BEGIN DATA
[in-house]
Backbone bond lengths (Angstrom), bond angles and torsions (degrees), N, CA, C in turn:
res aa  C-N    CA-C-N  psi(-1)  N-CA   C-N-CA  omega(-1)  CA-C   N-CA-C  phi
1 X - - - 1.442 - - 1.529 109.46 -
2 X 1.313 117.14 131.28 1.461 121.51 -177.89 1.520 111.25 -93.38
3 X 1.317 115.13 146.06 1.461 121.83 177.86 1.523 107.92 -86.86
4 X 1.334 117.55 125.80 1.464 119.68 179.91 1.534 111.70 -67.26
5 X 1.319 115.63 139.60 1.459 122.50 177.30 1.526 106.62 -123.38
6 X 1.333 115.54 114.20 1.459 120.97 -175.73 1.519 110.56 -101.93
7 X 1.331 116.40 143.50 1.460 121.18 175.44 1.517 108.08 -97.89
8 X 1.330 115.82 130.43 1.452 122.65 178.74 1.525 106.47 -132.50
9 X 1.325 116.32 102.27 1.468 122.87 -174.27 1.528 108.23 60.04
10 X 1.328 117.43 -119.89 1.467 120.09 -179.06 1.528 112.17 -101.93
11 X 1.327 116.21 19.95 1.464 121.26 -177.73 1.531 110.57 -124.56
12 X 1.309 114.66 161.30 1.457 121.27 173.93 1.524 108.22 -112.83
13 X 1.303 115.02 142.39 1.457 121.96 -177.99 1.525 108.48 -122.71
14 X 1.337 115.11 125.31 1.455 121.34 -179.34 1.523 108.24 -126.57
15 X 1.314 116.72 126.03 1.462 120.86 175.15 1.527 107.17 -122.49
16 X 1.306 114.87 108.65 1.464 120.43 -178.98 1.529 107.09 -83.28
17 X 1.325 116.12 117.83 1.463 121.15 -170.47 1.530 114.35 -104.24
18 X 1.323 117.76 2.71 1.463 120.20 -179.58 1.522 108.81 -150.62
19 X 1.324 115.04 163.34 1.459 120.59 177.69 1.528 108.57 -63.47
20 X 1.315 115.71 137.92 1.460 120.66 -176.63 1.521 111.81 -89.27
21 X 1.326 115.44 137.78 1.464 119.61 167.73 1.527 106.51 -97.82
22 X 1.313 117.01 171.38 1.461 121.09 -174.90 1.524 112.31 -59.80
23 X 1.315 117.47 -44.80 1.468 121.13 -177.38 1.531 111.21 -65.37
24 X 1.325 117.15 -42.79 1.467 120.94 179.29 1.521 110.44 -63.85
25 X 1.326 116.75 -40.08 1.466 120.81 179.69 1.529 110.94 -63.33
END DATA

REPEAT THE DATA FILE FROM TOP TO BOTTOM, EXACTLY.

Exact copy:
[in-house]
Backbone bond lengths (Angstrom), bond angles and torsions (degrees), N, CA, C in turn:
res aa  C-N    CA-C-N  psi(-1)  N-CA   C-N-CA  omega(-1)  CA-C   N-CA-C  phi
1 X - - - 1.442 - - 1.529 109.46 -
2 X 1.313 117.14 131.28 1.461 121.51 -177.89 1.520 111.25 -93.38
3 X 1.317 115.13 146.06 1.461 121.83 177.86 1.523 107.92 -86.86
4 X 1.334 117.55 125.80 1.464 119.68 179.91 1.534 111.70 -67.26
5 X 1.319 115.63 139.60 1.459 122.50 177.30 1.526 106.62 -123.38
6 X 1.333 115.54 114.20 1.459 120.97 -175.73 1.519 110.56 -101.93
7 X 1.331 116.40 143.50 1.460 121.18 175.44 1.517 108.08 -97.89
8 X 1.330 115.82 130.43 1.452 122.65 178.74 1.525 106.47 -132.50
9 X 1.325 116.32 102.27 1.468 122.87 -174.27 1.528 108.23 60.04
10 X 1.328 117.43 -119.89 1.467 120.09 -179.06 1.528 112.17 -101.93
11 X 1.327 116.21 19.95 1.464 121.26 -177.73 1.531 110.57 -124.56
12 X 1.309 114.66 161.30 1.457 121.27 173.93 1.524 108.22 -112.83
13 X 1.303 115.02 142.39 1.457 121.96 -177.99 1.525 108.48 -122.71
14 X 1.337 115.11 125.31 1.455 121.34 -179.34 1.523 108.24 -126.57
15 X 1.314 116.72 126.03 1.462 120.86 175.15 1.527 107.17 -122.49
16 X 1.306 114.87 108.65 1.464 120.43 -178.98 1.529 107.09 -83.28
17 X 1.325 116.12 117.83 1.463 121.15 -170.47 1.530 114.35 -104.24
18 X 1.323 117.76 2.71 1.463 120.20 -179.58 1.522 108.81 -150.62
19 X 1.324 115.04 163.34 1.459 120.59 177.69 1.528 108.57 -63.47
20 X 1.315 115.71 137.92 1.460 120.66 -176.63 1.521 111.81 -89.27
21 X 1.326 115.44 137.78 1.464 119.61 167.73 1.527 106.51 -97.82
22 X 1.313 117.01 171.38 1.461 121.09 -174.90 1.524 112.31 -59.80
23 X 1.315 117.47 -44.80 1.468 121.13 -177.38 1.531 111.21 -65.37
24 X 1.325 117.15 -42.79 1.467 120.94 179.29 1.521 110.44 -63.85
25 X 1.326 116.75 -40.08 1.466 120.81 179.69 1.529 110.94 -63.33